Unveiled in 2004, the current Paralympic logo was designed to reflect the four core values of the Paralympics: courage, determination, inspiration and equality.
The Paralympic symbol (three Agitos) consists of three elements in red, blue and green – the three colours that are most widely represented in national flags around the world.
The three Agitos, from the Latin meaning “I move”, surrounds a central point symbolising motion, and emphasises the role of the Paralympic movement in bringing athletes together from all corners of the world to compete.
A Paralympic spokesman said: “The symbol also reflects the Paralympic motto, “Spirit in Motion,” representing the strong will of every Paralympian.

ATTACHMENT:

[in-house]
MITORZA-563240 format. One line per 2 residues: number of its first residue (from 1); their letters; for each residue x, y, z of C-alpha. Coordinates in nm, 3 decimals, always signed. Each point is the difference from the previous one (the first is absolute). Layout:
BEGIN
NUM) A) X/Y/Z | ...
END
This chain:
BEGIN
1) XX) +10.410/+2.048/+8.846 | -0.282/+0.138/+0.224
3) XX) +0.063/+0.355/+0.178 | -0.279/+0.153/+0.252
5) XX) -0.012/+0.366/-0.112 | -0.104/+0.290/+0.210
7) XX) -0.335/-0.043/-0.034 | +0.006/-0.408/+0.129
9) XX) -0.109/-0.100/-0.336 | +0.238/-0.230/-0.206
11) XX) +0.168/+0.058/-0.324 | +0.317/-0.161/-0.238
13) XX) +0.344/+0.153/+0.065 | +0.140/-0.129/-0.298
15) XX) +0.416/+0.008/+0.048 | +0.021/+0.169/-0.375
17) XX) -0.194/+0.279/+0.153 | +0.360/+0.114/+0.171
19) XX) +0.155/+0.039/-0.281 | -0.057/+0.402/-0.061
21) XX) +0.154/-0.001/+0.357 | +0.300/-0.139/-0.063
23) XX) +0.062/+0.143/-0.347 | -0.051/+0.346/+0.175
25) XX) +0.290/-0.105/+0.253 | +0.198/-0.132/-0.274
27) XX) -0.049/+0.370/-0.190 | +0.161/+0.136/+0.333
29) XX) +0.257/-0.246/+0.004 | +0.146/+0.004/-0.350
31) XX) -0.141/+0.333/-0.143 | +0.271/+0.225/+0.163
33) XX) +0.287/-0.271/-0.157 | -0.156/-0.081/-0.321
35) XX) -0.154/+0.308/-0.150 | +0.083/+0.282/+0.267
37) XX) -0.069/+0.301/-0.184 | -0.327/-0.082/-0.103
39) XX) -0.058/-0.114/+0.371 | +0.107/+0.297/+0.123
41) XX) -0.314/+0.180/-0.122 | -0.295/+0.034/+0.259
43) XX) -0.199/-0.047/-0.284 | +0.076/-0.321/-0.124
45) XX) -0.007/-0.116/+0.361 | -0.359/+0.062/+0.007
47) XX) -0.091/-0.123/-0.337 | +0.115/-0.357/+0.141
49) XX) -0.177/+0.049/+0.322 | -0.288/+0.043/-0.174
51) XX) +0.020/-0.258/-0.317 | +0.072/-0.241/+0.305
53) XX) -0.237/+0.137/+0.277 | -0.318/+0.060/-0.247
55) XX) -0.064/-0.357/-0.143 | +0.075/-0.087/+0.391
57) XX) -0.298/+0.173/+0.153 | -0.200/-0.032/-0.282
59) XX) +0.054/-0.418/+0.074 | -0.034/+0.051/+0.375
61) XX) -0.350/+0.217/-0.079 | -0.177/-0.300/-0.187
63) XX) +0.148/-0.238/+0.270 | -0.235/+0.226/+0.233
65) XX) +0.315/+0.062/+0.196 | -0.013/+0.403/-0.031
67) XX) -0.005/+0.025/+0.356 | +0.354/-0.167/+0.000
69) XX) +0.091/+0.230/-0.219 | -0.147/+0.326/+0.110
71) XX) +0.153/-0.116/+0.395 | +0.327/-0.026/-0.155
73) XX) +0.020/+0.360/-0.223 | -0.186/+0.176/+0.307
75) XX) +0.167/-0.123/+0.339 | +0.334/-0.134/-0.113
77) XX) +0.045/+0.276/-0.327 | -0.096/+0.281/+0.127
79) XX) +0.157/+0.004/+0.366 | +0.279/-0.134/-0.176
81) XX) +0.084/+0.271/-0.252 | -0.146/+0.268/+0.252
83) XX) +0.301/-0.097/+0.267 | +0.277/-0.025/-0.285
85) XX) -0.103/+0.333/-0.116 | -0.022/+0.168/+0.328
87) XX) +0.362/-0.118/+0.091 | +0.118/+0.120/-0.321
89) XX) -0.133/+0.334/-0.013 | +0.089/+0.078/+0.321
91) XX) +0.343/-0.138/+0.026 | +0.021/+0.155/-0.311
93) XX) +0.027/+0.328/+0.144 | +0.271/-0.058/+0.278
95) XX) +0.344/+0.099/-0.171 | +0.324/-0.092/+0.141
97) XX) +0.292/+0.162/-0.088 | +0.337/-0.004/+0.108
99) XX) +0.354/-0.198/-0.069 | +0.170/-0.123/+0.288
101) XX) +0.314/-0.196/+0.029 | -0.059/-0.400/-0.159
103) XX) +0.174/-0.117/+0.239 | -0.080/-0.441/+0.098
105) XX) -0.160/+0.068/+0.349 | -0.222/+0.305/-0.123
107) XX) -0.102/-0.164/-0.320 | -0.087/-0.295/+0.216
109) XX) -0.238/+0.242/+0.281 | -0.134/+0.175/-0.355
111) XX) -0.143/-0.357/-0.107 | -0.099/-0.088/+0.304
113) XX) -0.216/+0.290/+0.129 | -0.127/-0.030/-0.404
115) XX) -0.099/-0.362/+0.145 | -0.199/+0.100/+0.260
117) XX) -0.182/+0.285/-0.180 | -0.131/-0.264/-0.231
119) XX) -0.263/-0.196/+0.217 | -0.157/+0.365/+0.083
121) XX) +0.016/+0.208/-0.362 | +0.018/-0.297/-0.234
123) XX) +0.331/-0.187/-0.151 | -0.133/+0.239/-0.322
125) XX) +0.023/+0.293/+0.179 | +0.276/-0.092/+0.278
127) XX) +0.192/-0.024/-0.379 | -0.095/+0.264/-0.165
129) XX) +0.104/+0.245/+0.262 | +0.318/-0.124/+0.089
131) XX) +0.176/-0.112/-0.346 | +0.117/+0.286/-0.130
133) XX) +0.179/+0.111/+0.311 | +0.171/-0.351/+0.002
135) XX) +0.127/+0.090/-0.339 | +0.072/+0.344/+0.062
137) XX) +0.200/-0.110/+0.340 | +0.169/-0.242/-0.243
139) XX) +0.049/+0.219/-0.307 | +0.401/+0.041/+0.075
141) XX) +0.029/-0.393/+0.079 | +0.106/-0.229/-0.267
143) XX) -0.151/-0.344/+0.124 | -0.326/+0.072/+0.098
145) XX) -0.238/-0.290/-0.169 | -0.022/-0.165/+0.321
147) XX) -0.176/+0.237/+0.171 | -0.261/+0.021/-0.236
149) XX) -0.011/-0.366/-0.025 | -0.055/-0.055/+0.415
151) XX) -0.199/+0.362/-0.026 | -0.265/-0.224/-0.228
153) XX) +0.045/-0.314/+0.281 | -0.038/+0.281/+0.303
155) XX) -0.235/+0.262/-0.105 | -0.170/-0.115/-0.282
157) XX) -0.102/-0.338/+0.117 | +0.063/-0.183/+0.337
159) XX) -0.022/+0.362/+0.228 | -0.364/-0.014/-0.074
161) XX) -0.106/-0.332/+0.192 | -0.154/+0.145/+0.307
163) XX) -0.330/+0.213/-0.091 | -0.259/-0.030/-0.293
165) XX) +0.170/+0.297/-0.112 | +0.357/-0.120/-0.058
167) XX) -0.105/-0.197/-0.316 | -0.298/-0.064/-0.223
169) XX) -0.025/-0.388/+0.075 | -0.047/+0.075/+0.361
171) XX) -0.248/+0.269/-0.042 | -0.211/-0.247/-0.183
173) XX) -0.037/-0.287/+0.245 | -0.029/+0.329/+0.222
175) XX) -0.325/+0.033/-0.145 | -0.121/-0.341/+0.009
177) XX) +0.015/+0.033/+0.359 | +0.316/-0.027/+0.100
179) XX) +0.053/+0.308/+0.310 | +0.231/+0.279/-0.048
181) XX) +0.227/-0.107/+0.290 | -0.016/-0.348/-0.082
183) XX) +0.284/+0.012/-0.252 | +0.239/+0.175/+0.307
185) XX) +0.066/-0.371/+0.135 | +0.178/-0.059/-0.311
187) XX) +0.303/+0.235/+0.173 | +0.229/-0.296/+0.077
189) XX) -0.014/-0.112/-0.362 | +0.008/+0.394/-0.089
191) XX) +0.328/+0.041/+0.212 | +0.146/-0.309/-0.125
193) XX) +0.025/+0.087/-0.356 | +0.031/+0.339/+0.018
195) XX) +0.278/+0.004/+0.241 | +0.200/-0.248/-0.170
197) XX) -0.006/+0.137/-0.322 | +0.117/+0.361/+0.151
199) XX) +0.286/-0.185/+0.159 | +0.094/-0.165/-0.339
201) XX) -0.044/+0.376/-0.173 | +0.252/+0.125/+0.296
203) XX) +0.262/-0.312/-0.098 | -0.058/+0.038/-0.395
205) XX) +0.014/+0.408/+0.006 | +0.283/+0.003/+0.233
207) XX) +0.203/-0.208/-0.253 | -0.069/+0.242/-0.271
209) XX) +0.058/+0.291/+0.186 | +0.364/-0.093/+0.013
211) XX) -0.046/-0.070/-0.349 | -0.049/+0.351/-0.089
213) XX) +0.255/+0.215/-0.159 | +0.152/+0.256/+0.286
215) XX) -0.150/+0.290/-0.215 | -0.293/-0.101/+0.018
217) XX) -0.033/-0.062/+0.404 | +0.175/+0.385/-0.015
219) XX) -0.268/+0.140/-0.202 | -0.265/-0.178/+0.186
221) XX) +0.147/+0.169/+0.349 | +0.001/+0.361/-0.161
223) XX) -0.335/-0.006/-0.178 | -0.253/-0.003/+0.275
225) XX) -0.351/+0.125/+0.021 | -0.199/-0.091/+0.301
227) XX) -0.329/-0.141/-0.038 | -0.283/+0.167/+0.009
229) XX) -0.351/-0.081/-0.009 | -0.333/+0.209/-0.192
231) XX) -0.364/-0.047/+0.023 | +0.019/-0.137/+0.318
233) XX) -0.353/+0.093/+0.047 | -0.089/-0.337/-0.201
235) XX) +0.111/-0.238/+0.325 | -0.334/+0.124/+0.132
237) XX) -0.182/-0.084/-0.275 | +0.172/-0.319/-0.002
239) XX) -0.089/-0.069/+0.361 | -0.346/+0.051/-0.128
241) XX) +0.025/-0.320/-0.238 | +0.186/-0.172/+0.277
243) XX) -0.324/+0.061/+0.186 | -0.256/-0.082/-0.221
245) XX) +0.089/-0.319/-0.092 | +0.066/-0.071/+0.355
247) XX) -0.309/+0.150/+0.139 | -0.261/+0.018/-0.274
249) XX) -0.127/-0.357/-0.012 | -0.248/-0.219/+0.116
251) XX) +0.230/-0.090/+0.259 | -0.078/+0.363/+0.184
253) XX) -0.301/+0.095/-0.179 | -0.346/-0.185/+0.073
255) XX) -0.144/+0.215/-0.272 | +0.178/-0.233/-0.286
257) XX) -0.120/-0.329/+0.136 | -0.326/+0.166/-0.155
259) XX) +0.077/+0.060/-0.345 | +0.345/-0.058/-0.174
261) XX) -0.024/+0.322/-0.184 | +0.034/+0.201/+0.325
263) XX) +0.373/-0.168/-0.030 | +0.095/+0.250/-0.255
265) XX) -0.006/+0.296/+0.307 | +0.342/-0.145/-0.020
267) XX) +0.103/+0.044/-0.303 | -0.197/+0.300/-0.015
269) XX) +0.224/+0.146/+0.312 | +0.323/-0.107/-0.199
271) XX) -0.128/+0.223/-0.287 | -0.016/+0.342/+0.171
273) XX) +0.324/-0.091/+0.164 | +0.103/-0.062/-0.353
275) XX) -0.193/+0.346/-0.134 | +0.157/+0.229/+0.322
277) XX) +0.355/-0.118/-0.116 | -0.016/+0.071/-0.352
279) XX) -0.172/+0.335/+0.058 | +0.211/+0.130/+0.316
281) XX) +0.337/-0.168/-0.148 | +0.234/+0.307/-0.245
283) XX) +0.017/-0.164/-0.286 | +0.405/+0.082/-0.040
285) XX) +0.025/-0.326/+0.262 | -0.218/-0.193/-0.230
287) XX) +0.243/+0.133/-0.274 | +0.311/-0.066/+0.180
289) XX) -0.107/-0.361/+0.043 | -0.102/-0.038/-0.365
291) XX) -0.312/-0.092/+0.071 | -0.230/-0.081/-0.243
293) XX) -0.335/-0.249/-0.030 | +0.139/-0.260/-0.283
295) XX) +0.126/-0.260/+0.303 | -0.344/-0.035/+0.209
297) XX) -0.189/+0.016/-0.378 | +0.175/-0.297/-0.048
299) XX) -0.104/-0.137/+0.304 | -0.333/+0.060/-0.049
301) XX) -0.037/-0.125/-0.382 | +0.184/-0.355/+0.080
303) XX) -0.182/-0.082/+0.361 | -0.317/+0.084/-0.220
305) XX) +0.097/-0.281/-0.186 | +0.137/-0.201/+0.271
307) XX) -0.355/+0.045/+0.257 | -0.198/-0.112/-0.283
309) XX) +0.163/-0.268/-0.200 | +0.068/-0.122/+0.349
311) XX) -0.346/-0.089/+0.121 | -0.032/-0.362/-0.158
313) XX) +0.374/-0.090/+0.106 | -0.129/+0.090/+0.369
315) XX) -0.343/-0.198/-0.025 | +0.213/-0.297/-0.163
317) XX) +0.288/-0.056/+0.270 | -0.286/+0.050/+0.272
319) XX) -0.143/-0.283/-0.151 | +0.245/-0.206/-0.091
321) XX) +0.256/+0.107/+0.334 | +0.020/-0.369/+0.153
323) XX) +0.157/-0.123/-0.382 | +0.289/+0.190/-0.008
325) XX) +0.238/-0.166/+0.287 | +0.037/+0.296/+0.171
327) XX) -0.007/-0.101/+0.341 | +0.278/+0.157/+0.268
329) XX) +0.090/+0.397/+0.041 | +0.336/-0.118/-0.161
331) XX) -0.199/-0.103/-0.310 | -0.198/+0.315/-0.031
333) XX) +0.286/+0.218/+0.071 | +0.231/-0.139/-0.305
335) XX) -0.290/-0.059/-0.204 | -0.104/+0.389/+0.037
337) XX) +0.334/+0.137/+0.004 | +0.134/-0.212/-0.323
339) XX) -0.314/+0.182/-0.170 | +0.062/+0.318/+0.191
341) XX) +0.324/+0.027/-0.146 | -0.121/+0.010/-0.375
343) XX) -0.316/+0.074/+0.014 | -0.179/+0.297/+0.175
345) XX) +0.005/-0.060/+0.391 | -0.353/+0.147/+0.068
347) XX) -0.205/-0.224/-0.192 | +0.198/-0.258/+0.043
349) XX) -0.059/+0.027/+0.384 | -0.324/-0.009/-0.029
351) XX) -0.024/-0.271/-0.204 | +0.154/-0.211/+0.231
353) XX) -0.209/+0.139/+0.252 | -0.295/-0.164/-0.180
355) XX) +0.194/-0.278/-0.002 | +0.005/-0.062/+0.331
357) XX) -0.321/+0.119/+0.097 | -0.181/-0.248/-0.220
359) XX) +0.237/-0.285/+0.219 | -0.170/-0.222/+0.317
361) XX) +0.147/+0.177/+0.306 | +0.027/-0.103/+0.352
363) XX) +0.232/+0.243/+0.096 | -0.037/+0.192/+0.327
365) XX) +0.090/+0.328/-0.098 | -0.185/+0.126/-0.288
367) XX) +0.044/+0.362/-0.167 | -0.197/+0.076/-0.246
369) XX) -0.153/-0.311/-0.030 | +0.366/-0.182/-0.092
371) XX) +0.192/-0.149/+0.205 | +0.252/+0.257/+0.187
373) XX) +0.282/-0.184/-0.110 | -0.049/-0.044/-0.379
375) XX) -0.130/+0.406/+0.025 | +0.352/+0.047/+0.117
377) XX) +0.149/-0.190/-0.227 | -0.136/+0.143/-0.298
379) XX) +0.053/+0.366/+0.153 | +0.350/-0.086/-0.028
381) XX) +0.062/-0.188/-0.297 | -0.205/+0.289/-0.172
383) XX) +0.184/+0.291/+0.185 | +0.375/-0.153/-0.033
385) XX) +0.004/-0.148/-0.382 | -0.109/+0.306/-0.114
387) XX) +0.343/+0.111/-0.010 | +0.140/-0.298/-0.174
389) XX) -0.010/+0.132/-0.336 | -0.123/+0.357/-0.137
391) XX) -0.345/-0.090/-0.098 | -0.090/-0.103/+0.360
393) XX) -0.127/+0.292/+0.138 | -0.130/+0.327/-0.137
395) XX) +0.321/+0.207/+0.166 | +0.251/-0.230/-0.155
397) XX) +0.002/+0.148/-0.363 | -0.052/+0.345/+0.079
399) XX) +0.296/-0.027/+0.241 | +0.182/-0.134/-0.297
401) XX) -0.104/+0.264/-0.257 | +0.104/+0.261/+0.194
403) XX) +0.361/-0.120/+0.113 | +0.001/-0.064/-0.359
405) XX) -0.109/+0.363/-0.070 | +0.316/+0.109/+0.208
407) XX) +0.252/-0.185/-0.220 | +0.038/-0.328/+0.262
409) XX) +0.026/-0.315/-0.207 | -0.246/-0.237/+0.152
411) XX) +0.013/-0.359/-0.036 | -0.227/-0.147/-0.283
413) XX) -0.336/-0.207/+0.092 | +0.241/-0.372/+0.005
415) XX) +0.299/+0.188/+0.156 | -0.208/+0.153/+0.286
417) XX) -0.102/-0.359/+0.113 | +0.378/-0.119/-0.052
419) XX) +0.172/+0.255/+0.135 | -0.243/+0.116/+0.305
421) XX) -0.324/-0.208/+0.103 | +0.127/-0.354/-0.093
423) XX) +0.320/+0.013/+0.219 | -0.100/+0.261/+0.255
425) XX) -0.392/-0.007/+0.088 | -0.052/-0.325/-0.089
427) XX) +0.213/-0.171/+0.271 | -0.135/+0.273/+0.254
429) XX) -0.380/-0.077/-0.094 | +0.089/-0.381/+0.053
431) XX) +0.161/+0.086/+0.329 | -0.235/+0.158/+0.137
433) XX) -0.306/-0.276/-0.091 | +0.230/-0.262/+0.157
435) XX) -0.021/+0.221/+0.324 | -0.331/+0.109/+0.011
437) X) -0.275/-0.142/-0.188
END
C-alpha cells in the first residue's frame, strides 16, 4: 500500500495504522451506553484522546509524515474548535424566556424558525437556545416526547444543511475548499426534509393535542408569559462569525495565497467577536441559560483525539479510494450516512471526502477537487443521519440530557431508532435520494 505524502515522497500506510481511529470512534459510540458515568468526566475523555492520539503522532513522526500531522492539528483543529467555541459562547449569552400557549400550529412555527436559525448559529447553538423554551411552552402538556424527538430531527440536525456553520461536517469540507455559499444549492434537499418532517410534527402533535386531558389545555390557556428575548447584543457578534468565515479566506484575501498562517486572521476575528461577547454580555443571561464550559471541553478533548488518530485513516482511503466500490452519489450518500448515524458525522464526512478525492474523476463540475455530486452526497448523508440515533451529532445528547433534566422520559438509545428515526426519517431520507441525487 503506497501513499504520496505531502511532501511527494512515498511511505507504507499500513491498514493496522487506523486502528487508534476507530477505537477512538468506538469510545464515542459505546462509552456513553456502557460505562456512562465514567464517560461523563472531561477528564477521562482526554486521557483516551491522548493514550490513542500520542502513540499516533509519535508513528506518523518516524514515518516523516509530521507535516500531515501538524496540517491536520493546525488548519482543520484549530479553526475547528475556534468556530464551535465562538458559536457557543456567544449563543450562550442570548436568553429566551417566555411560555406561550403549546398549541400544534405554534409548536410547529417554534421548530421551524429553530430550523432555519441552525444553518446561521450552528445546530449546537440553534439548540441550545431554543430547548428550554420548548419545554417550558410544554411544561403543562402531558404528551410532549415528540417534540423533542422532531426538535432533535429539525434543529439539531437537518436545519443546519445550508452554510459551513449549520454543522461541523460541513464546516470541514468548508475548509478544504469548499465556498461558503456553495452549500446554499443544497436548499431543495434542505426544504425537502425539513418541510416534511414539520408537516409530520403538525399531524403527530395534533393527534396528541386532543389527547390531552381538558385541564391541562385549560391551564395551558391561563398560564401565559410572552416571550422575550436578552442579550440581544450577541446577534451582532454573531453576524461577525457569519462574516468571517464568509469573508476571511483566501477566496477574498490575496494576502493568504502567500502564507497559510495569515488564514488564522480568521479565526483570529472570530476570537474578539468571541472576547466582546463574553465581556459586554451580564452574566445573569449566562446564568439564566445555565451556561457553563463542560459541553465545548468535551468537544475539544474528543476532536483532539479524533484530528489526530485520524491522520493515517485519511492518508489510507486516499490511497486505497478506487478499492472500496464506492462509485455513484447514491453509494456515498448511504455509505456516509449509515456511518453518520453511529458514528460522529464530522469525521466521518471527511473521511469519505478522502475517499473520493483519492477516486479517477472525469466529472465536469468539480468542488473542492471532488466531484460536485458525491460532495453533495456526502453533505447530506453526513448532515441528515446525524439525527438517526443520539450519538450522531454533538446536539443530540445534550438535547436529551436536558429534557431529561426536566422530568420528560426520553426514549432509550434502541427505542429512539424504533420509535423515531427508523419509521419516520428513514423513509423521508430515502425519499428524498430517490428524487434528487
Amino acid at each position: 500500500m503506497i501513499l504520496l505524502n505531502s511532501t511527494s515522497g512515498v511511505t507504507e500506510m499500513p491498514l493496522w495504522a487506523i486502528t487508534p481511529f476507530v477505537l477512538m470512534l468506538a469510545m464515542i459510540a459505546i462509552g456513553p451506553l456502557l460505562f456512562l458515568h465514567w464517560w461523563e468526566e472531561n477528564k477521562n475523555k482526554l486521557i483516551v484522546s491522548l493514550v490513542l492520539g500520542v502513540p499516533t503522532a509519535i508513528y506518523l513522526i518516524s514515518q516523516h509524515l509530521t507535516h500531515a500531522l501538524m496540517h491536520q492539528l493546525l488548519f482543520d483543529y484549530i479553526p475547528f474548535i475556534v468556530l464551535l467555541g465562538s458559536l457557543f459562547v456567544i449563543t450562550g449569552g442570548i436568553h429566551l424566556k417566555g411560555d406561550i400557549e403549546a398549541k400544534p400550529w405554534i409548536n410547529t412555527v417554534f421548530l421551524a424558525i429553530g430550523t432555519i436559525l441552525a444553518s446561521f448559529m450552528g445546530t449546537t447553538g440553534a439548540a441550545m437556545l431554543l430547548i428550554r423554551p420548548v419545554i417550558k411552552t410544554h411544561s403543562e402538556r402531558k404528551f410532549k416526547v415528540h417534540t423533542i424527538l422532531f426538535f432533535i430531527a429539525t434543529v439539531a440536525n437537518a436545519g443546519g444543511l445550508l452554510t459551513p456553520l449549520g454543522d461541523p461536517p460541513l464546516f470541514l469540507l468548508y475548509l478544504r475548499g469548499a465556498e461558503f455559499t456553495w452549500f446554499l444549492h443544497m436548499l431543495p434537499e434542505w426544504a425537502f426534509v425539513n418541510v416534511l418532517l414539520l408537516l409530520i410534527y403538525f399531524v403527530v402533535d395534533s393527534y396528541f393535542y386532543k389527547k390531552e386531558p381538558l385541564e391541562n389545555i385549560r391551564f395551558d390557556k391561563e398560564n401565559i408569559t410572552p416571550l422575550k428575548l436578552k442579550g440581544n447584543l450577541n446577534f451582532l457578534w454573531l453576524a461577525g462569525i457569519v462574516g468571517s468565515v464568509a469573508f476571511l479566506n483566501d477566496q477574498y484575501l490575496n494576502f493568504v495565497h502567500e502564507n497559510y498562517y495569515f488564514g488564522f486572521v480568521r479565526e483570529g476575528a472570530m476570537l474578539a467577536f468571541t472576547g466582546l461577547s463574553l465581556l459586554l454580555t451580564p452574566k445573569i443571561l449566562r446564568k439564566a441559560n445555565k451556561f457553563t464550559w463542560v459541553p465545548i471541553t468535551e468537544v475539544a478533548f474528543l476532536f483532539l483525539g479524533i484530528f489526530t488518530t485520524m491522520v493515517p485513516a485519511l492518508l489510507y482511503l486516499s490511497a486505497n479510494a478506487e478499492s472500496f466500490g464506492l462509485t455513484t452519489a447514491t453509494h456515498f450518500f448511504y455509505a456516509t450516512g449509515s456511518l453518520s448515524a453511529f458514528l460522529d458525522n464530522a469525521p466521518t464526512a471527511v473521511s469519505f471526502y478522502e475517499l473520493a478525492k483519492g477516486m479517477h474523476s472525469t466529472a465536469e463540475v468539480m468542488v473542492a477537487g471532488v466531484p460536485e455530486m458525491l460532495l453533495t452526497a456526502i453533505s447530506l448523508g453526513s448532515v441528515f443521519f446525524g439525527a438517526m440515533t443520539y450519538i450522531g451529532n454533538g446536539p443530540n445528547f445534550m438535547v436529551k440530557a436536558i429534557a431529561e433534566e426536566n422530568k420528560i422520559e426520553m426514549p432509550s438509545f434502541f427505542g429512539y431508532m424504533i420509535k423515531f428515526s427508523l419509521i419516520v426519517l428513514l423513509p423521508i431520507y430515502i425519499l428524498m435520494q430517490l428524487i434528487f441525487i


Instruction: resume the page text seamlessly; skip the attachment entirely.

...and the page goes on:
“The Paralympic symbol also emphasises the fact that Paralympic athletes are constantly inspiring and exciting the world with their performances: always moving forward and never giving up.”
Despite its noble ideals of unity in sporting endeavour, the Olympic movement is not shy when it comes to protecting its brand image. The original Paralympics logo was abandoned nine years ago after being deemed too similar to the Olympic rings.
But the use of five tae-geuks in an arrangement of positions and colours bearing a more than passing resemblance to the Olympic rings, drew objections from the International Olympic Committee, and in 2003 Paralympic organisers decided on the Agitos symbol as a replacement.